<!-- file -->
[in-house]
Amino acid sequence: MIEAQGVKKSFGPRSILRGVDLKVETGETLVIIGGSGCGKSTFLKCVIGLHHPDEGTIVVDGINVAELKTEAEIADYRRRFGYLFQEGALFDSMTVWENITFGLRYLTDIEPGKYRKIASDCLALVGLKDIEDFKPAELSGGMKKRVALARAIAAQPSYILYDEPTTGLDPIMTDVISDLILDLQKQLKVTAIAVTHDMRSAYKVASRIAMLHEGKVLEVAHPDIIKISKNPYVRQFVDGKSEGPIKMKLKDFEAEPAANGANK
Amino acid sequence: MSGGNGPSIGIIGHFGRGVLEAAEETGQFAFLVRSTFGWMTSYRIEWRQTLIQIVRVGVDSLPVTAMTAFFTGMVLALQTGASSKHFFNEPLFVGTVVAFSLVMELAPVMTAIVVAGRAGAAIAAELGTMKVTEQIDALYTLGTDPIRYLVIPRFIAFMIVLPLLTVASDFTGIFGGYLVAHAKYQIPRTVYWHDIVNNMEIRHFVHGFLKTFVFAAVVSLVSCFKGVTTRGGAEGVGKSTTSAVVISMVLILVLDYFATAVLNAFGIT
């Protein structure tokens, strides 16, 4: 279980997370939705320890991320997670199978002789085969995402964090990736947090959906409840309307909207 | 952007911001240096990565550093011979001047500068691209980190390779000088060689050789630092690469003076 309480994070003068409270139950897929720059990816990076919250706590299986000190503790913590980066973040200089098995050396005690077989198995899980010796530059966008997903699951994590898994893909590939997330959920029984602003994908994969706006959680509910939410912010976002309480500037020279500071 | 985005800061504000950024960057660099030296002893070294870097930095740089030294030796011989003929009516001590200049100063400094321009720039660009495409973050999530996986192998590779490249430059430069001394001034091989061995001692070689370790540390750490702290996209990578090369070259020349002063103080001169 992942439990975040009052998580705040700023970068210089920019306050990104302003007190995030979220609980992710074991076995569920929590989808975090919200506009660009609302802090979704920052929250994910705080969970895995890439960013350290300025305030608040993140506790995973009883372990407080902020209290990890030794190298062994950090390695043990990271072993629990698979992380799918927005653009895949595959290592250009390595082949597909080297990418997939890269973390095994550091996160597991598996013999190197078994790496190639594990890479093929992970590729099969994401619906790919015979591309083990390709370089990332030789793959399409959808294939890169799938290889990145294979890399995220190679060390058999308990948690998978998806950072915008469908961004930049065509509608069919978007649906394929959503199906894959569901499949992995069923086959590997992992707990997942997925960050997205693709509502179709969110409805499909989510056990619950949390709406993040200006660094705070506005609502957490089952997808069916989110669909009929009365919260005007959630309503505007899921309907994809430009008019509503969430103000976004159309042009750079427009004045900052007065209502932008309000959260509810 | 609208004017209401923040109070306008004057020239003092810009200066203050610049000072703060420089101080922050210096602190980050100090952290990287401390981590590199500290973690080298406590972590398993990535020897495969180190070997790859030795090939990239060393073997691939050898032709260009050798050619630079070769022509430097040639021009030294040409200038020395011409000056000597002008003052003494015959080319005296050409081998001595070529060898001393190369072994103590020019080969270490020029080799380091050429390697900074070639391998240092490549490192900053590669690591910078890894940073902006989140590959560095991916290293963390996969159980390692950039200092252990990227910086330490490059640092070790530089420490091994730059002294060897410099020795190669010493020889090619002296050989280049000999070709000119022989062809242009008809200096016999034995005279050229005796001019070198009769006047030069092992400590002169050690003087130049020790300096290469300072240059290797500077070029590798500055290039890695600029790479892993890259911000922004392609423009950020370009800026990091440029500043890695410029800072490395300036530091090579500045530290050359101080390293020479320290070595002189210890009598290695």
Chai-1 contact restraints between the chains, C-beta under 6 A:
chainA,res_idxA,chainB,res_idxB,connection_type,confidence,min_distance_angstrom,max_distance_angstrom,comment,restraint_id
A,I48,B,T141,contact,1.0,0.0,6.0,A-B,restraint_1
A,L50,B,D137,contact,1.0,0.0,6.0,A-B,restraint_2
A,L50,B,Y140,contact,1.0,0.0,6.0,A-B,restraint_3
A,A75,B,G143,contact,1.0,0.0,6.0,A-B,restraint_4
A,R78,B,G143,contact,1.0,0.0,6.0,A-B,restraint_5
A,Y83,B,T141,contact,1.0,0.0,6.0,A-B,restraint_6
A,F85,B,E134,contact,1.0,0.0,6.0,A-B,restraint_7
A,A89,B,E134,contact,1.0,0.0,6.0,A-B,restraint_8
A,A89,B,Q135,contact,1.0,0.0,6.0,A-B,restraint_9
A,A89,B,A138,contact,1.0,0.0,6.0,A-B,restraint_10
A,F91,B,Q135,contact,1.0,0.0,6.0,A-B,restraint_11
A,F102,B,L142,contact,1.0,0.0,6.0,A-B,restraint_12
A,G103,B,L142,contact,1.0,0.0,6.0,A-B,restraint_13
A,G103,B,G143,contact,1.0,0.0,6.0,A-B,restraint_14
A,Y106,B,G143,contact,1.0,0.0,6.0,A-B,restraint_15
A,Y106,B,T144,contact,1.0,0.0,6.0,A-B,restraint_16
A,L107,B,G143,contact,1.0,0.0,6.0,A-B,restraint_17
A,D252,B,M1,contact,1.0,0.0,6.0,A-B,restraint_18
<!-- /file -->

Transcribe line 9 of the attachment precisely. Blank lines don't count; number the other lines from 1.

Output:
A,L50,B,Y140,contact,1.0,0.0,6.0,A-B,restraint_3